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Coastal Voices: Wilson is working for us

Allow me to bring some much-needed clarity to the blurred charges that Sheriff Dean Wilson is stepping beyond his authority and engaging in “political” activities.

In his Jan. 12 letter to the editor, “Wilson should make up his mind: be sheriff or politician,” Richard Wendt called for Sheriff Wilson to “be a politician or the Del Norte County sheriff!” Apparently Mr. Wendt played hooky during his high school civics class. The California Constitution calls for each county to have an elected sheriff, and by definition any elected government official is a “politician.”

 Mr. Wendt admonishes Sheriff Wilson that he “should spend more time being the sheriff than promoting (in uniform or not) your political beliefs.” To the contrary, as chairman of the California State Sheriff’s Association’s Finance Committee, Sheriff Wilson is directed to work “on issues of statewide concern and interest.”  The 700 people who assembled in Yreka gathered for a panel discussion of county sheriffs addressing such issues.

Coastal Voices: Get past the partisanship

While people on the conservative side call out the faults of liberals, as did Marlowe Thompson in his Jan. 21 letter (“Liberals oppose Constitution, Declaration of Independence”), our government cannot be more delighted that we citizens are fighting with one another rather than paying attention to our government.

It is called “divide and conquer.” We are playing right into the hands of those in power to stay there by flaming the fire of our fighting with one another about which party is better, or worse, instead of delving too deeply into how our democracy is being subverted.

On “Bill Moyer’s Journal” on Saturday night, he interviewed David Stockman. He began his career as director of the Office of  Management and Budget under President Ronald Reagan from 1981 to 1985. Stockman was the chief architect of Reagan’s supply-side, or “trickle-down” economic policies, and as Reagan’s budget director he quickly gained a reputation as a tough negotiator and a ruthless cutter of taxes and government spending.

Our View: If we build it, they will stay

Travelers on the coast highway have good reason to stop in Crescent City, but they don’t necessarily know that.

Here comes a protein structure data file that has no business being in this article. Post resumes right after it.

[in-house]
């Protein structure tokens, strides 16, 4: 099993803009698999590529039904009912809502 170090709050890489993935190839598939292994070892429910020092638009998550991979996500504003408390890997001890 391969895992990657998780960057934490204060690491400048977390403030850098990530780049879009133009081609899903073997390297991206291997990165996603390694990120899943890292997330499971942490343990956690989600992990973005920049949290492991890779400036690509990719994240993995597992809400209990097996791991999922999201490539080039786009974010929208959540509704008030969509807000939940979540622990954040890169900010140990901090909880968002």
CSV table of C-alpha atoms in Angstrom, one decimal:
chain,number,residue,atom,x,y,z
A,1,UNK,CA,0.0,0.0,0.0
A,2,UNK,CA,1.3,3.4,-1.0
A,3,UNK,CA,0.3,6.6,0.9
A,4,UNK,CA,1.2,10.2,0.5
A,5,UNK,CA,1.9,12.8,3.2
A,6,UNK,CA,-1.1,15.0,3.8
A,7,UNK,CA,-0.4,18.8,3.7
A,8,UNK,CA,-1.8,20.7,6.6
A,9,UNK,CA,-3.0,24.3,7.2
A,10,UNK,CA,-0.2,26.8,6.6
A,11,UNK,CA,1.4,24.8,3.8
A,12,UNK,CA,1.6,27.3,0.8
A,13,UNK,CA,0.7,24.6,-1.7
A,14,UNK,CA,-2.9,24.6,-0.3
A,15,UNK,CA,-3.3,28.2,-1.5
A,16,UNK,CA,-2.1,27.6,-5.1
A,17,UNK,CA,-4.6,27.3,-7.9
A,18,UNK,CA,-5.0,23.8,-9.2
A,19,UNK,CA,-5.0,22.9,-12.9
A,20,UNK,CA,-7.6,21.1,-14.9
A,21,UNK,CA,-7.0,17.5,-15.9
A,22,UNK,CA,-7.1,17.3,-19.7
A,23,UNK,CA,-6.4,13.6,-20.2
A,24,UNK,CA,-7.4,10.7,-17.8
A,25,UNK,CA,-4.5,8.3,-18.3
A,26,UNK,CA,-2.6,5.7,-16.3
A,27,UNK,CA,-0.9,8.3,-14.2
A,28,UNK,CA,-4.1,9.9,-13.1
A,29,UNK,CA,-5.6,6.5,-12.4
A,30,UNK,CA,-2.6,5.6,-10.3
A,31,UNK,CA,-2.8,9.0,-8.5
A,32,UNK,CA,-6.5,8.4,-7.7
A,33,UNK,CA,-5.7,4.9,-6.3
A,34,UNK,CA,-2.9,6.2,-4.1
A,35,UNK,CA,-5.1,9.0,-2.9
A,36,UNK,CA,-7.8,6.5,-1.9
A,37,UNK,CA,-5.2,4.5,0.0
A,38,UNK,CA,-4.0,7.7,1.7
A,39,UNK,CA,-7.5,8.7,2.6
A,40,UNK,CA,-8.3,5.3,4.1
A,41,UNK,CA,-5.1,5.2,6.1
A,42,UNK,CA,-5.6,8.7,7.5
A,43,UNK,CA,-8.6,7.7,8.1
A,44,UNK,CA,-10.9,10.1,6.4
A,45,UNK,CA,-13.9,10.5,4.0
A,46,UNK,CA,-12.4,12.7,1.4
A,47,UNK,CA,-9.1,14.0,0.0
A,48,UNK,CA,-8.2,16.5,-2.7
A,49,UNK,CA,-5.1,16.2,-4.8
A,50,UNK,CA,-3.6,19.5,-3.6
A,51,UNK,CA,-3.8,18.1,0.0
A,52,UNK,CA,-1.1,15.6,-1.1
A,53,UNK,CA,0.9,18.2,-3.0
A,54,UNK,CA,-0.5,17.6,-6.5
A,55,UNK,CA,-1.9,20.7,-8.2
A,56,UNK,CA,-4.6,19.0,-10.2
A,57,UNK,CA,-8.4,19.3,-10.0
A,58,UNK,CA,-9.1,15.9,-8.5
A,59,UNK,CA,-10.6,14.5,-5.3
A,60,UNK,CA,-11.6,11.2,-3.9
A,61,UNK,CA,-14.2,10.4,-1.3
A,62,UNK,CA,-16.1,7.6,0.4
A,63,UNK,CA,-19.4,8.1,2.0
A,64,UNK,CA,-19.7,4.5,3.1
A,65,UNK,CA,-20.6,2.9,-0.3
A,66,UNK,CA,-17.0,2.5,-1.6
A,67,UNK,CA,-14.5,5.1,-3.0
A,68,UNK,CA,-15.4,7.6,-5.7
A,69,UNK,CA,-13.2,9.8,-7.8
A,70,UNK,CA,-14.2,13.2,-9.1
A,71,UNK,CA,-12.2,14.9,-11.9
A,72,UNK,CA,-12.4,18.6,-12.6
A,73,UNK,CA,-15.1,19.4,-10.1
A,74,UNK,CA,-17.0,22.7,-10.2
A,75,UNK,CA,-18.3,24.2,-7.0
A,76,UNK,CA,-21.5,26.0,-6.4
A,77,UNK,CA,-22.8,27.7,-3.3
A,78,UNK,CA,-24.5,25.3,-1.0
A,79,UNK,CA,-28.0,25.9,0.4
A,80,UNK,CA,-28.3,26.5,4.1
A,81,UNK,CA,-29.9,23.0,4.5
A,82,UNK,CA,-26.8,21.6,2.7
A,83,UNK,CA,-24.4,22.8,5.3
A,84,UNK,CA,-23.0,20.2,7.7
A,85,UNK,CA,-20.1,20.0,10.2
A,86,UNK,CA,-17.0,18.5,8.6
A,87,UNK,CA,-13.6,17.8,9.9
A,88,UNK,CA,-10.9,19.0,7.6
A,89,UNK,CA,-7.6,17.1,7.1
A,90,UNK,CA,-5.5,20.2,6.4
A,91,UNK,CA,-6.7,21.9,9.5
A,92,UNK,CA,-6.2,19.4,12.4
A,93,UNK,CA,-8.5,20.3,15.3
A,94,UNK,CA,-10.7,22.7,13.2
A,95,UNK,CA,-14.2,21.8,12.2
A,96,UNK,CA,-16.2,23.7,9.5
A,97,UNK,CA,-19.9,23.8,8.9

Every day, we lose opportunities to welcome these visitors. Many of them may be inclined to spend a little time and money rather than just passing through — if they’re enlightened about the area’s attractions and amenities.

That’s what makes the proposal for an Interagency Visitor Center right on the highway at the harbor’s edge such an attractive concept. More than attractive, actually. Downright crucial for the economic future of an area dependent on tourism.

Editor's Note: Sometimes, fan loyalty has its limits

After a decade of being mediocre or worse, the San Francisco 49ers are one win away from the Super Bowl.

In a Carmel bar Saturday afternoon, I found out just how much of a 49ers fan I am. San Francisco and New Orleans traded late-game touchdowns in a classic playoff game. It wasn’t a wild sports bar setting; more a red wine Monterey County crowd, but there was excitement for the exploits of the red and gold.

At crunch time, I found myself rooting for the Saints. The lady on the next stool was taken aback at first. Then I explained that my fantasy football playoff team had three New Orleans players and no 49ers. She was obviously well-heeled – her escort was the sort to tie a sweater around his neck like a scarf — and the capitalist in her accepted my explanation as I spoke for fantasy team owners and sports bettors everywhere:

Our View: Sheriff’s politics intriguing, confusing

The political evolution of Del Norte County Sheriff Dean Wilson is intriguing, and in some cases confusing.

Intriguing because a high-profile law enforcement officer is openly staking out partisan political positions, on the job. Confusing because some of those stands seem to have little to do with law enforcement, and yet he contends that he wouldn’t be doing his job as sheriff if he wasn’t addressing them.